Pay gap for Pacific women in public service sparks outcry from Commissioner
A Human Rights Commission official has hit out at the New Zealand public service, saying the pay gap for Pacific women is unacceptable.
Equal Employment Opportunities Commissioner Saunoamaali'i Dr Karanina Sumeo said she was "alarmed" by the results of a report that showed Pacific women working in the public service earned, on average, 21 per cent less than the mean wage for all employees.
The average salary for Pacific women was $60,800, almost $28,000 a year less than the highest earning group – European men, who averaged $88,600 a year.
"It's wrong for New Zealand to be tolerating that level of inequity for this group of our population," Sumeo said.
"It's not a new problem, as the report indicated. It's a 10-year-old problem at least. To say 'we're working at it' is really not good enough."
The report divided different groups by gender and ethnicity and showed Pacific women were the lowest ranked earners, followed by Pacific men who earned just over $4000 more on average at $65,100 a year.
The average income was $77,900.
In the past 10 years, the pay gap for Pacific people had increased by almost 2 per cent, from 19.8 per cent in 2008 to 21.6 per cent in 2018.
But while the report acknowledged the public service would make a "deliberate effort" to understand the drivers behind the gap, Sumeo was disappointed pay inequality was still an issue.
"If you think of the level of resources in the public service, they really should have been able to [fix] it by now instead of letting it drag on," Sumeo said.
"This is New Zealand, we pride ourselves on being a fair and equal society and this is bulls.... We can't tolerate that."
Anglican Trust for Women & Children chief executive Judy Mataia worked for the Ministry of Social Development in the early 2000s and said she came face to face with pay disparity during her time with the public service department.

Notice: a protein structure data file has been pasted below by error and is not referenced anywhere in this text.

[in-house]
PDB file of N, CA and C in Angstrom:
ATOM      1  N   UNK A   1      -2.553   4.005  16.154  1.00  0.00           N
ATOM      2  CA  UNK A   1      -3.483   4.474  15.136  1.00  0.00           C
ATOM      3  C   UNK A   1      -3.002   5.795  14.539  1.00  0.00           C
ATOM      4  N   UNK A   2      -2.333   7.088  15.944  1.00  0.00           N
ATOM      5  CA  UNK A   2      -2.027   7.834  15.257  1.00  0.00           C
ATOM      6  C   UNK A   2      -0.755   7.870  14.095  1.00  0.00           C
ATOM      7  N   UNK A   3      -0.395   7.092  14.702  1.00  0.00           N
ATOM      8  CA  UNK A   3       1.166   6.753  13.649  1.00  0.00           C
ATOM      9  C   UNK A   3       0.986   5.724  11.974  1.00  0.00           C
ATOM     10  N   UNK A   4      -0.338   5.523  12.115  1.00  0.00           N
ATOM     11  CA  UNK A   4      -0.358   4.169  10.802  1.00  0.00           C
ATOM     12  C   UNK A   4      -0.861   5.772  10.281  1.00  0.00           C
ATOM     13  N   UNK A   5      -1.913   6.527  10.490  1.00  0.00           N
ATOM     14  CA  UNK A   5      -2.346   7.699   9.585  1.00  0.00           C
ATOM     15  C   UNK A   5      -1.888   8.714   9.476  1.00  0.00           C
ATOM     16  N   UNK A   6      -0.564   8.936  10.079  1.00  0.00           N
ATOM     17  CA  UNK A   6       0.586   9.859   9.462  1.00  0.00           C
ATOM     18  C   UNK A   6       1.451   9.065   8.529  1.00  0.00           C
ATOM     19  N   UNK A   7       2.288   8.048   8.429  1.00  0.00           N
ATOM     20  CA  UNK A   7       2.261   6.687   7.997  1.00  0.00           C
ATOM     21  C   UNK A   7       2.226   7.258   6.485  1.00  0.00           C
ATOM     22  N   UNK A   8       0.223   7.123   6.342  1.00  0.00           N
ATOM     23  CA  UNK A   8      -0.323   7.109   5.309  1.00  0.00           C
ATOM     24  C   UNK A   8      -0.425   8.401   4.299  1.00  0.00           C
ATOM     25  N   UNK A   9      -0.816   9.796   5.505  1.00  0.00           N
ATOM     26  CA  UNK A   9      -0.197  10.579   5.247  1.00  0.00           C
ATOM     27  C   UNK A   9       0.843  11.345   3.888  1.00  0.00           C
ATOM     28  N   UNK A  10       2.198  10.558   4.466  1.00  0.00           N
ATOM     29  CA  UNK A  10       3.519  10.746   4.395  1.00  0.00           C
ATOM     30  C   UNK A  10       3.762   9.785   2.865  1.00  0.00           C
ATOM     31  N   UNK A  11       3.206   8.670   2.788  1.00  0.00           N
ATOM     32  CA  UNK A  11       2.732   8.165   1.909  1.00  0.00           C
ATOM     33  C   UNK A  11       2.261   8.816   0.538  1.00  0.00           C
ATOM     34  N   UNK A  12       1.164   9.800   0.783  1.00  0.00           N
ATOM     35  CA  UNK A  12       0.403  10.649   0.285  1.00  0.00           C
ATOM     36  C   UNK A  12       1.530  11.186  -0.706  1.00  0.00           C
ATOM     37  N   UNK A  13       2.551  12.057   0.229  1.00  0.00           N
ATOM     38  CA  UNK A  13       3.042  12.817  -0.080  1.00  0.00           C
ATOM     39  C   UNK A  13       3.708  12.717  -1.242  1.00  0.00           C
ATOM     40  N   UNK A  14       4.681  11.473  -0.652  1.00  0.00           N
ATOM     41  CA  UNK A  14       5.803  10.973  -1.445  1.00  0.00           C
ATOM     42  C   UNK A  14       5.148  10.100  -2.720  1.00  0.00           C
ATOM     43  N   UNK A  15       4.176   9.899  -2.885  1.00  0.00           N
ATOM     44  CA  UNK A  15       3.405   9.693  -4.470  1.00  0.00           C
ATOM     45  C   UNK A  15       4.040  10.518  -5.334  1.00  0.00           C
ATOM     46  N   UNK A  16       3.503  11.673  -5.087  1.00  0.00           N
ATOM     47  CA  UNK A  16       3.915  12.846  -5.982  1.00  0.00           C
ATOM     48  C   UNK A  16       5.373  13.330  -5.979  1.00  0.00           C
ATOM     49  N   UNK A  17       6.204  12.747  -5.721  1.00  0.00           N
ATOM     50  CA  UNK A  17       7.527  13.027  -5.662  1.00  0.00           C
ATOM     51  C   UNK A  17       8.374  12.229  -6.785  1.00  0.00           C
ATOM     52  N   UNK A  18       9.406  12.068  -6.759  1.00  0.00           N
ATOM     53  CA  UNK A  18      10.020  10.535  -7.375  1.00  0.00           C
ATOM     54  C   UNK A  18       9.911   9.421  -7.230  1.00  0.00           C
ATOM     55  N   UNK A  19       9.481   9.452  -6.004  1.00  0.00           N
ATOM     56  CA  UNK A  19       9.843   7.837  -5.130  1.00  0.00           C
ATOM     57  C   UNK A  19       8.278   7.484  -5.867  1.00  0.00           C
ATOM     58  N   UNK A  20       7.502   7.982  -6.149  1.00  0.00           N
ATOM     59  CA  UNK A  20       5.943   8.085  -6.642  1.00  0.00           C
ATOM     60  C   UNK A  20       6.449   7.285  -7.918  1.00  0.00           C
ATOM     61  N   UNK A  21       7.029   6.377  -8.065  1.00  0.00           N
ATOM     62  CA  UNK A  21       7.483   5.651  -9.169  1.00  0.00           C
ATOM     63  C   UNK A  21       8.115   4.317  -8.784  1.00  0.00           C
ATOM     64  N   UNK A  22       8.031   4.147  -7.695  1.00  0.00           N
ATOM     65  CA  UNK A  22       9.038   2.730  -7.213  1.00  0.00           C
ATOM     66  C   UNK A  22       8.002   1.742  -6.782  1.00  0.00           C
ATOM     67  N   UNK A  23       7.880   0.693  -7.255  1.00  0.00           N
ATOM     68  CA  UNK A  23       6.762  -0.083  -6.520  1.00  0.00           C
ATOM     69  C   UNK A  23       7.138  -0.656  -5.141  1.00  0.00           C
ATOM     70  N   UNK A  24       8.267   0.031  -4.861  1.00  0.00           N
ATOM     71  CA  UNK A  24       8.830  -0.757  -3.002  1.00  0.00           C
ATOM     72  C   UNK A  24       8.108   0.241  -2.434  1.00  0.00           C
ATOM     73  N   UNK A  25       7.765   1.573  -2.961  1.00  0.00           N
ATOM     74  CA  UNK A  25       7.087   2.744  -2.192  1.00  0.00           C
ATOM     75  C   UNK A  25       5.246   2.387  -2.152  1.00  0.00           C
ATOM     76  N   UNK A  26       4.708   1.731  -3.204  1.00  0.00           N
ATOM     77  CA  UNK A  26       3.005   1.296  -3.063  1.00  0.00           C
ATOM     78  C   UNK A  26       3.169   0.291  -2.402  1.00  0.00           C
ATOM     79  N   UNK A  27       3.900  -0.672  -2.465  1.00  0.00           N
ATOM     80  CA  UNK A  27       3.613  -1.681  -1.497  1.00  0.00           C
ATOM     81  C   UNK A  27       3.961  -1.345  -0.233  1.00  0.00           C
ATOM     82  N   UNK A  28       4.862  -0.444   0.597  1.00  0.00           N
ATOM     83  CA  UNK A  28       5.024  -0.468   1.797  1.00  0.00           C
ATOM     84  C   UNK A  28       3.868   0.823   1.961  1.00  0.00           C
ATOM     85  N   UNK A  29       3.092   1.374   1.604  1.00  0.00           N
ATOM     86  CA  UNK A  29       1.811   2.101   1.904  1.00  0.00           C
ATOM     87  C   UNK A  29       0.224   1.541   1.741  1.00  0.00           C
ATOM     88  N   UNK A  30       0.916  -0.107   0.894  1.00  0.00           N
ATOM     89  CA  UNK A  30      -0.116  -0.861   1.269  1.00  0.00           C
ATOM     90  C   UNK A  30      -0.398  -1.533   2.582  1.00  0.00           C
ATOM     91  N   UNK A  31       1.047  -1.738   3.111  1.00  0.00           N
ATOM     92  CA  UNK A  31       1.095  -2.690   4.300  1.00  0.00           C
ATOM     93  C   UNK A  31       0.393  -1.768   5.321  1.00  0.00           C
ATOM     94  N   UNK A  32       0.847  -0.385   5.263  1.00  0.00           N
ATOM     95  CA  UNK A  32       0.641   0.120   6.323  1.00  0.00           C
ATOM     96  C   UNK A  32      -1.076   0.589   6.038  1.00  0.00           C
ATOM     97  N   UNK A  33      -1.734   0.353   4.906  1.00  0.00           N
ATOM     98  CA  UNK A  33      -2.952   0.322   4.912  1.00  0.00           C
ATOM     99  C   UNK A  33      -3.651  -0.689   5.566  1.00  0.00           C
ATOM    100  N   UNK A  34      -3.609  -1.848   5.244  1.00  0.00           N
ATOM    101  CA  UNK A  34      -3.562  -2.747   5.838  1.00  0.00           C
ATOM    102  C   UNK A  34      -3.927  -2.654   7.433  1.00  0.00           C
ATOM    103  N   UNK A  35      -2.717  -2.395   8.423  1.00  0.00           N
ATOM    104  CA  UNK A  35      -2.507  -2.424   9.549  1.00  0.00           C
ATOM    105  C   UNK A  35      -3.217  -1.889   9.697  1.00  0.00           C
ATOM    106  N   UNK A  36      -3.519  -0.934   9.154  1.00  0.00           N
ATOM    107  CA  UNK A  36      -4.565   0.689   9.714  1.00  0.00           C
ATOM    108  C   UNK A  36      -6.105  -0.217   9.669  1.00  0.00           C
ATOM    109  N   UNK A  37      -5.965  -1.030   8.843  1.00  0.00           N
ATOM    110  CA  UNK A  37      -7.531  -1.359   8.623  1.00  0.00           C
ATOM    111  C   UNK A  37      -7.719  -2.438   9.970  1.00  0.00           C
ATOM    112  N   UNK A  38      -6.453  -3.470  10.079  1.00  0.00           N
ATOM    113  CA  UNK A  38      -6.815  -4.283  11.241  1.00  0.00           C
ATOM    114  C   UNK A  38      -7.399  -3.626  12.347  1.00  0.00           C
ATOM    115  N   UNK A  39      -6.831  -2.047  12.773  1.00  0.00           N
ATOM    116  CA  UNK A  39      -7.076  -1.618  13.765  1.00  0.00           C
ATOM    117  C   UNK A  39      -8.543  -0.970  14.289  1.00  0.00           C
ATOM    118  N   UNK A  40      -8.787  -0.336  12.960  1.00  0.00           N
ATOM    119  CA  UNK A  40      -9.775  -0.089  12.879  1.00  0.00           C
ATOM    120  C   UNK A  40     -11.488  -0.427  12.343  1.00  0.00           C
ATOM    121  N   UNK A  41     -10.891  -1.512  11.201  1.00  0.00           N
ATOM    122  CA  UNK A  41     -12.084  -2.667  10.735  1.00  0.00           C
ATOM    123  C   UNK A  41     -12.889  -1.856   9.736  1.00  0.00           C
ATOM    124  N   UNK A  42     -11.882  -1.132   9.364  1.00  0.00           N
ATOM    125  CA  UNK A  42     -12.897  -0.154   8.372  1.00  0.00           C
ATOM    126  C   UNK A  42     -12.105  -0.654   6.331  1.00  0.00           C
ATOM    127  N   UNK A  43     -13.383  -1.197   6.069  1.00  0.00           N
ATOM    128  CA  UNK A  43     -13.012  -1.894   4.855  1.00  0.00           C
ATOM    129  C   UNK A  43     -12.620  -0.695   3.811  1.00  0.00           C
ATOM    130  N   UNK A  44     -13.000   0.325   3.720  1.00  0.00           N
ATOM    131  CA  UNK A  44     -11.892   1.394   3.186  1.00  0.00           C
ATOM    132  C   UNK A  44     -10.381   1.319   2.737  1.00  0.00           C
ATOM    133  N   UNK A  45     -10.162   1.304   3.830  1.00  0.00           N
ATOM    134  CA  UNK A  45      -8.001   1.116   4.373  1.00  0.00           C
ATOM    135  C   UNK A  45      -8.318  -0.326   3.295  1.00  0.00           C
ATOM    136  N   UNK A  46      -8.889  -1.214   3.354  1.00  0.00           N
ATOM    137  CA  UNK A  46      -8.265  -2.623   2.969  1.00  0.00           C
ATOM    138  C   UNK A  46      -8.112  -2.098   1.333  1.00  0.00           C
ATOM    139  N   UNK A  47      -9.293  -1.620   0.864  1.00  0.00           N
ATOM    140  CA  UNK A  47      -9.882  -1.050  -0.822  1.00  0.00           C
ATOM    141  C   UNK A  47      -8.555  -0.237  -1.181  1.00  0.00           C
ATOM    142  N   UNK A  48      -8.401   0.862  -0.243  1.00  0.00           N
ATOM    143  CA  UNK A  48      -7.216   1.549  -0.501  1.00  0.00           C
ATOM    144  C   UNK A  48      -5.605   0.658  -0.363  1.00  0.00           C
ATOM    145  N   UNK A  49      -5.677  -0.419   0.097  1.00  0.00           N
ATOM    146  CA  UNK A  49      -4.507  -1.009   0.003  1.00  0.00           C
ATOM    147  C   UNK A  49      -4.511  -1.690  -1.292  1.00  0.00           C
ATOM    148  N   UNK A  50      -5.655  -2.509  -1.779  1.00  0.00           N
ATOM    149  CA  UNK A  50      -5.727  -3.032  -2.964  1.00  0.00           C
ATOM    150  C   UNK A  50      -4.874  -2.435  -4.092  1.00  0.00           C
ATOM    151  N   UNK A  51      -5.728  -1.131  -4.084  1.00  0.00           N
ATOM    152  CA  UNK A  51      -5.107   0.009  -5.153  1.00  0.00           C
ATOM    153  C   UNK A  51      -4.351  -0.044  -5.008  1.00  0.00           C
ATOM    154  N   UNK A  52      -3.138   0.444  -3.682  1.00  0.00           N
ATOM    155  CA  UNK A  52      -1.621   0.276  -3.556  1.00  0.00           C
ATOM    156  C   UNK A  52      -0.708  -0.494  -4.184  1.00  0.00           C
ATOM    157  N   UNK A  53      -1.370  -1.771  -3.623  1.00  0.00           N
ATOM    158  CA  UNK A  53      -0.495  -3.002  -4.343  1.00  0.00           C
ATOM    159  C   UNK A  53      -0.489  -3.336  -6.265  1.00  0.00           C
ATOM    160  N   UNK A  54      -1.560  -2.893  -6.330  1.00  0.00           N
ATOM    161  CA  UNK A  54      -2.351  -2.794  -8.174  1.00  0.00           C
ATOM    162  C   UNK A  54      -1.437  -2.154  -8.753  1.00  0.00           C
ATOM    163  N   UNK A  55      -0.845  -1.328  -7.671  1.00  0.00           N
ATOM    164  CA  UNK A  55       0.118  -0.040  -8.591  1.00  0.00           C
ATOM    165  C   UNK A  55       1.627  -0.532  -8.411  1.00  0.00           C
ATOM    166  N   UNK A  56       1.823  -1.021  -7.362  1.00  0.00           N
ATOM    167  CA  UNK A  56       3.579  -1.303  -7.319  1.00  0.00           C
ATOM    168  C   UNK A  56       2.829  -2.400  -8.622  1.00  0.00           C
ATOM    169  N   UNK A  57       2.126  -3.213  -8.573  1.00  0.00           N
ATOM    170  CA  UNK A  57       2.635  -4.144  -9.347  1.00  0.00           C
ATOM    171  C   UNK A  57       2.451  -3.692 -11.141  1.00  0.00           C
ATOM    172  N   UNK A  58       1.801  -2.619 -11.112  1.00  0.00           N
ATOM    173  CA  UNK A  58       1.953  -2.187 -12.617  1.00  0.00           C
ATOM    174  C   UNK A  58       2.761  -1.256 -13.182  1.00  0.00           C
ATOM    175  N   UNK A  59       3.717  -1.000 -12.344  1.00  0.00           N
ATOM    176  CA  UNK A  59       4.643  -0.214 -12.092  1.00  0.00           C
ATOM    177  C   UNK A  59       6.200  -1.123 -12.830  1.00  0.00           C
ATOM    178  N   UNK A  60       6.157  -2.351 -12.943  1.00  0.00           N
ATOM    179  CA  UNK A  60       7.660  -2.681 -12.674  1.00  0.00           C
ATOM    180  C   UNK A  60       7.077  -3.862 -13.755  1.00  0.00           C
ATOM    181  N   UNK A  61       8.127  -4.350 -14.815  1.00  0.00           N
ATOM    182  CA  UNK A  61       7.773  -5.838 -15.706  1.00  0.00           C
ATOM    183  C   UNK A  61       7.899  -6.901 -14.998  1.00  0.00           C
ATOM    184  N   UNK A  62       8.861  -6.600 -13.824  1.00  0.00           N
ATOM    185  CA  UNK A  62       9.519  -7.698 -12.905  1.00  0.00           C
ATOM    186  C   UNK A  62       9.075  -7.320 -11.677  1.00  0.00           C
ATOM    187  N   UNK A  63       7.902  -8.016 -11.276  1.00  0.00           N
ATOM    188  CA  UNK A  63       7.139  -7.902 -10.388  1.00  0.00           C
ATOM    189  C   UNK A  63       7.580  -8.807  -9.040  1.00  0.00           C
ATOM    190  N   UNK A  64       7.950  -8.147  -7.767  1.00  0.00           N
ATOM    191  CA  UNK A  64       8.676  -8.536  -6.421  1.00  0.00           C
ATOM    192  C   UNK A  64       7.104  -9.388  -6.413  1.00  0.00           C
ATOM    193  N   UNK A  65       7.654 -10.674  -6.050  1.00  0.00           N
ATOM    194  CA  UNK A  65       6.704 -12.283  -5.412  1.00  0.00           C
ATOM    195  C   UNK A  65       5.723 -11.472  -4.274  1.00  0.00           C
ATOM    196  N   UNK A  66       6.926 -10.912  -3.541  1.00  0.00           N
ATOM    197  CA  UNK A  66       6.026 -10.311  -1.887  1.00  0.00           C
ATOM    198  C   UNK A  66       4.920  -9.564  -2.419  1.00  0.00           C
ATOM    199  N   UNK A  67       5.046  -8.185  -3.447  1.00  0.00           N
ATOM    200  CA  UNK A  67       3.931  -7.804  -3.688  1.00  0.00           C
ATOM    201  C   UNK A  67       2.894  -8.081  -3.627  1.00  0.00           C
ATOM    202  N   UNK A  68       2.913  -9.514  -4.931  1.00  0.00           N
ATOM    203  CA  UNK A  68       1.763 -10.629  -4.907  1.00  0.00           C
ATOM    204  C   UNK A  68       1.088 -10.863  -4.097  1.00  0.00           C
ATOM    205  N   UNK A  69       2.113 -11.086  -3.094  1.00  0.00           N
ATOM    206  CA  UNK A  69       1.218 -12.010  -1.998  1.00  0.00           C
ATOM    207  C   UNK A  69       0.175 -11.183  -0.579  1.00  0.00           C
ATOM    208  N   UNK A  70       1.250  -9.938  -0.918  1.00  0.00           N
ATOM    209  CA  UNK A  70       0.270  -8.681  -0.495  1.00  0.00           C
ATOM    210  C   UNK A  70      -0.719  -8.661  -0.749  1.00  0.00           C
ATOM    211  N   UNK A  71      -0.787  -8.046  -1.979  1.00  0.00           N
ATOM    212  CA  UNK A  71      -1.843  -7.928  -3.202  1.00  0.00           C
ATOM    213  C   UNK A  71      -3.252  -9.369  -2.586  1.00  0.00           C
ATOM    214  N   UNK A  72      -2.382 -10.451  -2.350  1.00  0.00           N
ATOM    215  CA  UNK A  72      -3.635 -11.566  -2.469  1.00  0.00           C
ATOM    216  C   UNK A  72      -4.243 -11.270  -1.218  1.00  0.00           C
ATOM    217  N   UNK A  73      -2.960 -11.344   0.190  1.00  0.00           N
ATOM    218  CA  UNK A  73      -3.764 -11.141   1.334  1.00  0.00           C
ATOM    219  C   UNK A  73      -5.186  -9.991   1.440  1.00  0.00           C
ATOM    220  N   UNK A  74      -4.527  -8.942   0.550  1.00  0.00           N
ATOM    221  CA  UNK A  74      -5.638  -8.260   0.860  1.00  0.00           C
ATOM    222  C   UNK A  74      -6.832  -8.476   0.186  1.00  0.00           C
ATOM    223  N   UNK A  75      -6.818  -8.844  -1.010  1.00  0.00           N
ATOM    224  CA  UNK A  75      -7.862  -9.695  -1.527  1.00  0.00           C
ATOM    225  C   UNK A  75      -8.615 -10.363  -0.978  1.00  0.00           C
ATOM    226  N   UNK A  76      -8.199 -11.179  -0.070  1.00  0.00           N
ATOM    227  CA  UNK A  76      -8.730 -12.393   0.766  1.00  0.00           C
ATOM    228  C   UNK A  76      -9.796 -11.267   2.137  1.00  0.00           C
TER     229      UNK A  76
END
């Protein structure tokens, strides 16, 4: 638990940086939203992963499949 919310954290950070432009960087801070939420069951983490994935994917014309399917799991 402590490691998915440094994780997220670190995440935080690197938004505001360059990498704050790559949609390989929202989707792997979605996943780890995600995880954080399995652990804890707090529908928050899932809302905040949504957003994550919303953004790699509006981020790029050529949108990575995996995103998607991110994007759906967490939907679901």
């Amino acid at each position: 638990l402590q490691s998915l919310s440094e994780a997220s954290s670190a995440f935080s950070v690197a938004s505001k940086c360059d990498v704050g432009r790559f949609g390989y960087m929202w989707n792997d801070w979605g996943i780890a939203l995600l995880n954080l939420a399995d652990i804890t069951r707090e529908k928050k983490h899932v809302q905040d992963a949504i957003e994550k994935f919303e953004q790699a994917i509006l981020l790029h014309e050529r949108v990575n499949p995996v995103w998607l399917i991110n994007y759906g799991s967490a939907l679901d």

Through conversations with people in her workplace, Mataia discovered colleagues in similar roles had started on higher salaries, even though she held a masters degree.
"By the third year I realised I was the least paid in the team but I was the most qualified," Mataia said.
"It does make you feel 'what else do I have to do?' It certainly was a huge factor [in my resignation]."
Another Pacific woman said progression in local government had been difficult, despite arriving in New Zealand with years of experience.
"For me I do not recall ever being given the opportunity to lead or manage," the woman said.
"[Over 12 years] I applied for three or four jobs a year but I only progressed sideways, not upwards."
A spokesperson from the State Services Commission said the pay gap was not acceptable and acknowledged the commission had "a lot of work to do".
It had taken "a number of actions" to reduce the gap, the spokesperson said.
The commission started publishing data on the ethnic pay gap two years ago. Before then the data was not publicly available.